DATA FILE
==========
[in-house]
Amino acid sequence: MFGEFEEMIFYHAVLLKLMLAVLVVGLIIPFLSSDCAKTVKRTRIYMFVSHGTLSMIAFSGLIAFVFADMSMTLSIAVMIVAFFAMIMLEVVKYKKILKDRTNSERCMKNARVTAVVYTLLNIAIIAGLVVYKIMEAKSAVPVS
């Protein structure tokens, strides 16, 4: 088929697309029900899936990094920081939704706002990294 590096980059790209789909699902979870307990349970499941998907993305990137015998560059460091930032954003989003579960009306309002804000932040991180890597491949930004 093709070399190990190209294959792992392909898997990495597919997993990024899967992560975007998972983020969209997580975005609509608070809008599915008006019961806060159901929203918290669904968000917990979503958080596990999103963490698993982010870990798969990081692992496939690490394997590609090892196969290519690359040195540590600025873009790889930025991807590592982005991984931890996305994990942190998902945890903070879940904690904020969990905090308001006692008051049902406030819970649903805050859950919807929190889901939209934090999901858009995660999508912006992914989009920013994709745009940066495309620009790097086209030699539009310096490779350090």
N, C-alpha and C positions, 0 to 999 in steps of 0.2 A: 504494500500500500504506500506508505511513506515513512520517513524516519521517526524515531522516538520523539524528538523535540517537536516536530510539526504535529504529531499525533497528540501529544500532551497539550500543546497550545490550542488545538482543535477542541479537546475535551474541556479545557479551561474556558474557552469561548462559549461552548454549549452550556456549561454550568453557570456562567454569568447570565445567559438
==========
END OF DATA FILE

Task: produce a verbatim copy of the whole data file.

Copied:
[in-house]
Amino acid sequence: MFGEFEEMIFYHAVLLKLMLAVLVVGLIIPFLSSDCAKTVKRTRIYMFVSHGTLSMIAFSGLIAFVFADMSMTLSIAVMIVAFFAMIMLEVVKYKKILKDRTNSERCMKNARVTAVVYTLLNIAIIAGLVVYKIMEAKSAVPVS
């Protein structure tokens, strides 16, 4: 088929697309029900899936990094920081939704706002990294 590096980059790209789909699902979870307990349970499941998907993305990137015998560059460091930032954003989003579960009306309002804000932040991180890597491949930004 093709070399190990190209294959792992392909898997990495597919997993990024899967992560975007998972983020969209997580975005609509608070809008599915008006019961806060159901929203918290669904968000917990979503958080596990999103963490698993982010870990798969990081692992496939690490394997590609090892196969290519690359040195540590600025873009790889930025991807590592982005991984931890996305994990942190998902945890903070879940904690904020969990905090308001006692008051049902406030819970649903805050859950919807929190889901939209934090999901858009995660999508912006992914989009920013994709745009940066495309620009790097086209030699539009310096490779350090």
N, C-alpha and C positions, 0 to 999 in steps of 0.2 A: 504494500500500500504506500506508505511513506515513512520517513524516519521517526524515531522516538520523539524528538523535540517537536516536530510539526504535529504529531499525533497528540501529544500532551497539550500543546497550545490550542488545538482543535477542541479537546475535551474541556479545557479551561474556558474557552469561548462559549461552548454549549452550556456549561454550568453557570456562567454569568447570565445567559438